KOZHIKODE: One has to travel 44 km by road and walk another three hours to reach Kerala’s first tribal grama panchayat, Edamalakudy. Still the three polling booths in this panchayat are the most sought after by officials for duty. Over 180 officials had applied for duty in this otherwise restricted area under Eravikulam National Park for Monday’s assembly polls out of which 12 got selected.
Forty others including police, a medical team, revenue and social welfare department officials and luggage carriers accompany them, besides a communication team with Ham radio, which is the only mode of communication with the outside world.
The polling officers are selected after conducting medical check-up and those who are above 50 and women are not allowed due to dangerous conditions and lack of quick accessibility to emergency systems. Nearly 1,800 voters from 13 wards of the panchayat would exercise their franchise in these three booths.
Edamalakudy is one of the exotic wildlife spots in Kerala restricted to the tribal population. Special permission is required for general public to enter in this area.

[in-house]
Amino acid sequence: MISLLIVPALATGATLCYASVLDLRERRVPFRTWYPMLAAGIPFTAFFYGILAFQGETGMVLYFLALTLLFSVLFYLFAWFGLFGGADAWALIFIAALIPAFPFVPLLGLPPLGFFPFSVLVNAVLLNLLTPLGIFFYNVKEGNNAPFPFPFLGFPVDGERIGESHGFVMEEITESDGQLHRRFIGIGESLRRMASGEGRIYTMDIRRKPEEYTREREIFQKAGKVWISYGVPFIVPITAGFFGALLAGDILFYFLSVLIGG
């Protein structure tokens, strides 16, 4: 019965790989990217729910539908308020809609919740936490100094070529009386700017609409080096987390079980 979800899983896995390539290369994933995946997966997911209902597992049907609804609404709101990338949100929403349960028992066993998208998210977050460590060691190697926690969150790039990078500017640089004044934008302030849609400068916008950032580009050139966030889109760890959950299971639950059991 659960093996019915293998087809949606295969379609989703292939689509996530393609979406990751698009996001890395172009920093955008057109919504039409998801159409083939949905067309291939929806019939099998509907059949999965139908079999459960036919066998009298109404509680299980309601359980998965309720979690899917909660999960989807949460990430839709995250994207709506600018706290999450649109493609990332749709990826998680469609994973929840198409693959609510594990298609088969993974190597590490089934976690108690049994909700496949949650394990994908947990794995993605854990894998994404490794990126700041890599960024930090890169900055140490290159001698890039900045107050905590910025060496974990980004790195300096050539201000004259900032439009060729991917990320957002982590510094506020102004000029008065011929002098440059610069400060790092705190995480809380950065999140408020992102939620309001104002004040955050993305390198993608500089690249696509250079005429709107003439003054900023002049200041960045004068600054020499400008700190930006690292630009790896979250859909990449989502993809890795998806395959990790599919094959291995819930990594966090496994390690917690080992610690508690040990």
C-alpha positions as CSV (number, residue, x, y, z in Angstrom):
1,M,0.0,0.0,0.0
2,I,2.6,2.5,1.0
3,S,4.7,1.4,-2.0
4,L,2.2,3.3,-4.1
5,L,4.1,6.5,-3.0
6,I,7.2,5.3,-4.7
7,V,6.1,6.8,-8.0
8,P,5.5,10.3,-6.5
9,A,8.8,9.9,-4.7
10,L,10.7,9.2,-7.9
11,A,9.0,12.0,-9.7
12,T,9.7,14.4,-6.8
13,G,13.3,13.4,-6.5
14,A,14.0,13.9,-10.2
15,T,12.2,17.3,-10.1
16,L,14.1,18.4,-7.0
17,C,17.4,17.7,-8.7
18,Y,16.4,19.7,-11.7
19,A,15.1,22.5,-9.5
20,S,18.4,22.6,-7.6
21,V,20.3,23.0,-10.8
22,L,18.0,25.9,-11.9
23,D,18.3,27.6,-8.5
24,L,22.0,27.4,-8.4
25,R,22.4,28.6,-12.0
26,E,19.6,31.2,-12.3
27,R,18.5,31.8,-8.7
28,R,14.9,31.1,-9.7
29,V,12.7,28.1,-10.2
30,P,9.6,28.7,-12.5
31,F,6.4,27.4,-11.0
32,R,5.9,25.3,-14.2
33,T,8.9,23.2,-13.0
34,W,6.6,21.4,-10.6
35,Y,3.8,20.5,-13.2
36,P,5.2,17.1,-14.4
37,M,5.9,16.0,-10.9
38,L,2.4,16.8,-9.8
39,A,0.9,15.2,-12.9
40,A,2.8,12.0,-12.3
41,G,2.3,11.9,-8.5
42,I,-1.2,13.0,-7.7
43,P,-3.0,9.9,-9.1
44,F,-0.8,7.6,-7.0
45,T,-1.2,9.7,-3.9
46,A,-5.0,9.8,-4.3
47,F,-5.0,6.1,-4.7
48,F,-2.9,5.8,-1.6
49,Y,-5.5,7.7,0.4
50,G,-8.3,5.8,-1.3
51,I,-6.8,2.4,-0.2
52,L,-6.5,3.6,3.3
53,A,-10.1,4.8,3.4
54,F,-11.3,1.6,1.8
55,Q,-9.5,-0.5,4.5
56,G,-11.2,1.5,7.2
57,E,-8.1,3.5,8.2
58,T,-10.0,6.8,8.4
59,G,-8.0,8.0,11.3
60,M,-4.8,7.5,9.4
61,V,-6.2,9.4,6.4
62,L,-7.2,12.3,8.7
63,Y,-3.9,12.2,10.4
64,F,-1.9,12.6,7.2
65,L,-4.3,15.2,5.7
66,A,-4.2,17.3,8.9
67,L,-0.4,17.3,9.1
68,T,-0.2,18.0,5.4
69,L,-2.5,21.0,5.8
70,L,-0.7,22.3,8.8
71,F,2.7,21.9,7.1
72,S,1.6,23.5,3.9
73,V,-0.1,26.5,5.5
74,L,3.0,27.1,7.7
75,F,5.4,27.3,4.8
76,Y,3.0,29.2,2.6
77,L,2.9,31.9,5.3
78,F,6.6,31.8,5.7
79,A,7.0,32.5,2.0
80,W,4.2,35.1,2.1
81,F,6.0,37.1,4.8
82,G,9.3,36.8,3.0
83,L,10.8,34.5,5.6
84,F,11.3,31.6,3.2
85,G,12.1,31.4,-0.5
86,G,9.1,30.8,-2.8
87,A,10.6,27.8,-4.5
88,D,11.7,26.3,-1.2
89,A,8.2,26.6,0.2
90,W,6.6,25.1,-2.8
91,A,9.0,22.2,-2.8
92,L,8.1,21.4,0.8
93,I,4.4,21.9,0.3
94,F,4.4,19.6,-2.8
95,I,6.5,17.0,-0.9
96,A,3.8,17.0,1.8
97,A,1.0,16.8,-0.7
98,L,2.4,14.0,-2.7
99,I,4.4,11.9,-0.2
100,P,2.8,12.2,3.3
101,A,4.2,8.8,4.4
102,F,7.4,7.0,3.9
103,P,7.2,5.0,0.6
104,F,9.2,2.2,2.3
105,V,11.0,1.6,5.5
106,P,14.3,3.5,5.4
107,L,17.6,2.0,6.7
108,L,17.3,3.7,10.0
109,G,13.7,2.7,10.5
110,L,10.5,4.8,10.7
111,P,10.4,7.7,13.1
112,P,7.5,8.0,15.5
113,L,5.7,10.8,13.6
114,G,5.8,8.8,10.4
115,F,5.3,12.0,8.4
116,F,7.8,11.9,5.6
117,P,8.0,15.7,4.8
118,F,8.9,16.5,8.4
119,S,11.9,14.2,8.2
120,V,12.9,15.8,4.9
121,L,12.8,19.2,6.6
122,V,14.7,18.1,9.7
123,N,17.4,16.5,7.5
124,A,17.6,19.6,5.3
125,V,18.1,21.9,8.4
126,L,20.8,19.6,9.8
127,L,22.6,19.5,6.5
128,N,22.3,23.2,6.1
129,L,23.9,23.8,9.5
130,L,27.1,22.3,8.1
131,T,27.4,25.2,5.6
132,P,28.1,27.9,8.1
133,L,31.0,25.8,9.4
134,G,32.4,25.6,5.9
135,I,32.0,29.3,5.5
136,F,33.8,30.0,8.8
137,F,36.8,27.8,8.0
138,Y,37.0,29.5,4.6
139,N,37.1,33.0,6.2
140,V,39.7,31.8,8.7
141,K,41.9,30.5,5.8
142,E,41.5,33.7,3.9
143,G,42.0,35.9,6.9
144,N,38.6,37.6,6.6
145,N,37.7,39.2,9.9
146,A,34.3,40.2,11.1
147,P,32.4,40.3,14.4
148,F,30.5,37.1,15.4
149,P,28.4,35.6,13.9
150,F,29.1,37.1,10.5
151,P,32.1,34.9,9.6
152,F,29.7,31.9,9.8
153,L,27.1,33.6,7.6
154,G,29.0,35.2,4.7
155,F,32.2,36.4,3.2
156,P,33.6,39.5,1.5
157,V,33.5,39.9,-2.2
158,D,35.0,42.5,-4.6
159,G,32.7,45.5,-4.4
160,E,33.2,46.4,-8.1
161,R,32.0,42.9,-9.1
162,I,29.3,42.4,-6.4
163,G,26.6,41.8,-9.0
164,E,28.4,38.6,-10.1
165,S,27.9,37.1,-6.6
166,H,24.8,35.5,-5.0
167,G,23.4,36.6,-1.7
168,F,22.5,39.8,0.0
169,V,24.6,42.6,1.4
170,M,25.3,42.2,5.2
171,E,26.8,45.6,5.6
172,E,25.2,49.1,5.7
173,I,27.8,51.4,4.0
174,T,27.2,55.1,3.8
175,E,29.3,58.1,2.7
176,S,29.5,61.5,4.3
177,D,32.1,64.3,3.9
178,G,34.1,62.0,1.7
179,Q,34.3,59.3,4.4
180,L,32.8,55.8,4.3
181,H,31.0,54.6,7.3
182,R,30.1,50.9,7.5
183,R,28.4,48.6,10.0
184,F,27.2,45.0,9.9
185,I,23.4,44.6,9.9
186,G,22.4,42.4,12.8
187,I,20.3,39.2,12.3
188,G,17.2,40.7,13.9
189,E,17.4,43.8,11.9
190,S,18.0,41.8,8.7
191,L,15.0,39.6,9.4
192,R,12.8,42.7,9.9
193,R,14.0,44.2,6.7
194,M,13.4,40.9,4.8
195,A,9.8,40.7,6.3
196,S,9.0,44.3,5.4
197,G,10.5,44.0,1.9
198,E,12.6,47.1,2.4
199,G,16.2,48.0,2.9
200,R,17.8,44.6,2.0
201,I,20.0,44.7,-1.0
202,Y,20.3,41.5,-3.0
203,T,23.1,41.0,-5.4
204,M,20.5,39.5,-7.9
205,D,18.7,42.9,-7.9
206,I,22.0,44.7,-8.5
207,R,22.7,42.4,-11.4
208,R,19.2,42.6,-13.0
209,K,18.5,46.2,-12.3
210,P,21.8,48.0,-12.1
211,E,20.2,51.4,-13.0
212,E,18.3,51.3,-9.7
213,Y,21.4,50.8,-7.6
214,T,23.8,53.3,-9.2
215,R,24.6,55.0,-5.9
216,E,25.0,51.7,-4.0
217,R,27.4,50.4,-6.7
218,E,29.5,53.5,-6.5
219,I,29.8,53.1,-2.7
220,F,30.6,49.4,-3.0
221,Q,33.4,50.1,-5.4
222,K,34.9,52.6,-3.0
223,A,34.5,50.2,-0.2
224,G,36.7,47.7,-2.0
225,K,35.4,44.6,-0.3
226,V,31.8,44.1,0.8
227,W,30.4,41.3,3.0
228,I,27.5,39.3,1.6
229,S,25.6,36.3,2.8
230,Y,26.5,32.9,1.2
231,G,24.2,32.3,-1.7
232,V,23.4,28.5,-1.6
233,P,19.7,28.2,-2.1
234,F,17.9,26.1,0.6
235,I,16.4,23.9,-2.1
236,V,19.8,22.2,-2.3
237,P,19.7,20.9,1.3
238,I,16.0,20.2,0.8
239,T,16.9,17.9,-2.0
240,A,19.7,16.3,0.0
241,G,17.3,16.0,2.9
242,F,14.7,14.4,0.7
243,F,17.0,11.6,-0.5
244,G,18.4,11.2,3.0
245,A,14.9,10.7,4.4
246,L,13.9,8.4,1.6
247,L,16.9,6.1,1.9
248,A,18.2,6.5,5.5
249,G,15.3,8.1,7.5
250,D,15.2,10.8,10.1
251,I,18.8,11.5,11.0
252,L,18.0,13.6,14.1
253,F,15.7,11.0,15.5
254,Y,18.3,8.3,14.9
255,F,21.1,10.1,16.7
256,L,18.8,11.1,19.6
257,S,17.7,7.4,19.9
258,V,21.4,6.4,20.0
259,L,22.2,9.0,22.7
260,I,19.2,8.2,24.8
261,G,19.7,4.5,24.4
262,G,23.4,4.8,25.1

“Edamalakudy is once in a lifetime experience and not all people are allowed to go there. Election duty is the best way one can see the place with the government support like medical care, forest watchers, police and communication facilities,” said Devikulam deputy tehsildar (elections) and assistant electoral registration officer Jiji M. Kunnappallil.
During Lok Sabha polls, the polling team's return journey was delayed due to the presence of wild animals on their way. However, compared to previous years, they say, the threat has come down. Edamalakudy tribal settlement is known for the Muthuvans and is situated around 22 km from Pettimudi, which is the farthest spot one can go in a vehicle. All political parties had visited the settlement seeking vote ahead of elections.